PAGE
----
What You Need to Know About Upcoming IMO 2020 Sulphur Standards


By January 2020, the maritime industry will experience a major positive change, as clean fuel usage will become mandatory for ocean carriers.

The new requirements will force ocean carriers to use clean fuels, in order to help protect the environment. The International Maritime Organization (IMO) has set the deadline as the beginning of 2020. Most people know that marine pollution threatens sea life and the overall environment. Therefore, this new regulation will help significantly reduce marine pollution.

To explain this new regulation – also known as the IMO 2020 regulation – in more detail, vessels will only be allowed to use fuel with a maximum sulphur content of 0.5 percent. The current standard is a maximum sulphur content of 3.5 percent. The IMO 2020 regulation is the largest in a series of International Maritime Organization (IMO) measures to reduce marine pollution. Using low sulphur fuel oil will be a key requirement for the shipping industry. All ocean carriers will have to remain compliant with this regulation.

While good news for the environment, this pending change in bunker fuel standards threatens increased fuel prices, will affect airline transportation and consumers at the pump, and will drive up freight rates.

Ocean carriers in the shipping industry have struggled with years of low charter rates, so no one is looking to spend money unnecessarily. Additionally, refineries have been slow to add the additional capacity needed to de-sulphurize fuel oil, or produce marine diesel.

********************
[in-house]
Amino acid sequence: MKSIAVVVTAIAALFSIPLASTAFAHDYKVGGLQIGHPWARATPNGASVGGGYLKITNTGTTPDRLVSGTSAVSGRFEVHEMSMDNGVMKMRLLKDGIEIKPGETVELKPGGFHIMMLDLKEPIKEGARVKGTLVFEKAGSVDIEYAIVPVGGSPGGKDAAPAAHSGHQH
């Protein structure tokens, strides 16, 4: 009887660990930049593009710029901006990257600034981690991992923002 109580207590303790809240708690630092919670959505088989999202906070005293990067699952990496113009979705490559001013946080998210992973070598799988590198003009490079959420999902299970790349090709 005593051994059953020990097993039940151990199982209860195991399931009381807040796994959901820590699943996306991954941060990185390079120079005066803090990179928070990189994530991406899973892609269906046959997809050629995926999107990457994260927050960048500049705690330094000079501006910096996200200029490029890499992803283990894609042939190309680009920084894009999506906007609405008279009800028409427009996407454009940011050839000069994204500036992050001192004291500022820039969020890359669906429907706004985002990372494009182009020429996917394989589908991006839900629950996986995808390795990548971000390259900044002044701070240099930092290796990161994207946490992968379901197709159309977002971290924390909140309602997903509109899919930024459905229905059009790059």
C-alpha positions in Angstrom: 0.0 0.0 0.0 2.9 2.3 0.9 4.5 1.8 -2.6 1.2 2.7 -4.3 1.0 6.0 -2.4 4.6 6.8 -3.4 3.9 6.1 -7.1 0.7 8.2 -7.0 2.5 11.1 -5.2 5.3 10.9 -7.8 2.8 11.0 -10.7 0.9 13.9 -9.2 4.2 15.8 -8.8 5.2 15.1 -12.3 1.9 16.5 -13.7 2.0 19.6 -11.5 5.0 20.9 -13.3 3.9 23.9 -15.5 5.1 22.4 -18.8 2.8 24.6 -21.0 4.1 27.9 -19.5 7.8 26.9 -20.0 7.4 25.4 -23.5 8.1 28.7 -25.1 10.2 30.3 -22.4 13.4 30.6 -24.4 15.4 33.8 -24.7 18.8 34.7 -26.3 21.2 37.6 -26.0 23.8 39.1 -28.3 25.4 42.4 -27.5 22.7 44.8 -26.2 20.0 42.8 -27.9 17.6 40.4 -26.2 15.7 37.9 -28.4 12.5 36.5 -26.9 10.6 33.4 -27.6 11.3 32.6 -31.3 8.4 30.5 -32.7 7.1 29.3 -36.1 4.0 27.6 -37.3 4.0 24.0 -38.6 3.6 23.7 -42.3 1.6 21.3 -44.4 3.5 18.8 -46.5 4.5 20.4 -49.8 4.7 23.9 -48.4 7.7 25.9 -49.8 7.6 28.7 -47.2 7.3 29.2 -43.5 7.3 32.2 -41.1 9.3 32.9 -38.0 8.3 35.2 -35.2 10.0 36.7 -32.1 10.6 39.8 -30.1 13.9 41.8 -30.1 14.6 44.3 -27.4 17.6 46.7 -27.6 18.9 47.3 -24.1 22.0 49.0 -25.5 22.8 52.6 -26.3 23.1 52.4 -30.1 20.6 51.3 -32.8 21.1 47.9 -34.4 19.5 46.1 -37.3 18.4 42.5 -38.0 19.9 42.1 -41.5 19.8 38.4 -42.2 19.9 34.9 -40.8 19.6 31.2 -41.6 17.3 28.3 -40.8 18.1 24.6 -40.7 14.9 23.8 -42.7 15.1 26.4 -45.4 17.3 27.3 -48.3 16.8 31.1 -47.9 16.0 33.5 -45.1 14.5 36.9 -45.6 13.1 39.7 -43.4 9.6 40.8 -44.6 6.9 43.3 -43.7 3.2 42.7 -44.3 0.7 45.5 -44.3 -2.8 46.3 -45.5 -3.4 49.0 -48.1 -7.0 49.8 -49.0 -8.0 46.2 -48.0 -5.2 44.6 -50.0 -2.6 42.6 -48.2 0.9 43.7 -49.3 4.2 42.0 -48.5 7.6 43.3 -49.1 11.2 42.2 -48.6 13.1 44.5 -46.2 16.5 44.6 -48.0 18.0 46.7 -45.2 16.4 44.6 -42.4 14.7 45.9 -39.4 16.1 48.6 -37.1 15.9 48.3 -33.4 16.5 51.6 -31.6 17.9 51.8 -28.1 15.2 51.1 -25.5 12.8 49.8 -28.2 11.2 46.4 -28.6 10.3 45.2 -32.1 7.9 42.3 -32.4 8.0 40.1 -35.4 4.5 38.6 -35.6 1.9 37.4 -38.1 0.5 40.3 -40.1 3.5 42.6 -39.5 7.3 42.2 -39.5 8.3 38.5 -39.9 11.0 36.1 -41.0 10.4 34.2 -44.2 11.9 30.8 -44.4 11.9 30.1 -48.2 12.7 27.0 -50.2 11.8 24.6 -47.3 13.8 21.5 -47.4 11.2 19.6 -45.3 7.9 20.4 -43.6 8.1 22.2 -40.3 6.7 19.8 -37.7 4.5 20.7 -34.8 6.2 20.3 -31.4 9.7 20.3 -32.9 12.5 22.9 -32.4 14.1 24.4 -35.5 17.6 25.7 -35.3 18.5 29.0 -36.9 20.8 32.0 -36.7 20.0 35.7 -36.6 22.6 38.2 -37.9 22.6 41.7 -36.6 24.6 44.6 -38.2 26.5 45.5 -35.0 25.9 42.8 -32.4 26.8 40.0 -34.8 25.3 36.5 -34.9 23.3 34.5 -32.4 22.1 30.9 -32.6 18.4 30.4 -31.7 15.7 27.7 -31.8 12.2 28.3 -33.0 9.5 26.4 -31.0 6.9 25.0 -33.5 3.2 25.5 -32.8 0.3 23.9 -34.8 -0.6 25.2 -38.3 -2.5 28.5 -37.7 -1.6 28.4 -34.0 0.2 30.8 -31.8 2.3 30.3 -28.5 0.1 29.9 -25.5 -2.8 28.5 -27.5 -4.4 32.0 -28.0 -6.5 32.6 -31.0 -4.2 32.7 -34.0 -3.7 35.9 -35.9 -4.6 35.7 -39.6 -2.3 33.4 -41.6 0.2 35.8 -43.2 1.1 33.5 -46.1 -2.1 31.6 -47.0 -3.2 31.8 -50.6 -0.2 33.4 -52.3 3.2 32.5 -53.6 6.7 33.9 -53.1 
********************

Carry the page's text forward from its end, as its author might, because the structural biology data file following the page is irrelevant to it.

The higher fuel costs experienced by shippers will increase the cost of sea transport. We have already seen some carriers’ announcements on making ocean freight rates subject to the Marine Fuel Recovery surcharge, based on quarterly or monthly rate adjustments. 4 years ago, the shipping industry faced a similar surcharge being applied by ocean carriers – a Green Fuel Surcharge, to recover their possible losses due to requirements to use higher-quality oil to ease environmental pollution.

The change also risks potential product shortages that could lead to fuel price fluctuations, and may present potential issues with regards to the practicalities of bunkering.

Competition for diesel fuel will also affect truckers, operators of farm and construction machinery, and drivers of diesel cars.

Additionally, even airlines will suffer as refineries aim to produce more diesel instead of the similar jet kerosene fuel. Crude oil prices will rise as refiners have to process more fuel to meet demand for all fuels. These industries may not have closely followed these new IMO rules, but they need to be prepared for price spikes and possible disruption in their supply chains.

A clear majority of vessels currently use heavy fuel oil, high in sulphur content (HSFO.) It’s a residual fuel that is recovered during the extraction of crude oil. HSFO quality depends of crude oil quality, but is usually blended with gasoil or marine diesel

The clear majority of vessels are currently using heavy fuel oil, high in Sulphur content (HSFO), a residual fuel that is recovered during the extraction of crude oil. The quality of the HSFO depends on the quality of the crude oil and is usually blended with gasoil or marine diesel to produce intermediate fuel oils and achieve the consistency and quality levels required.


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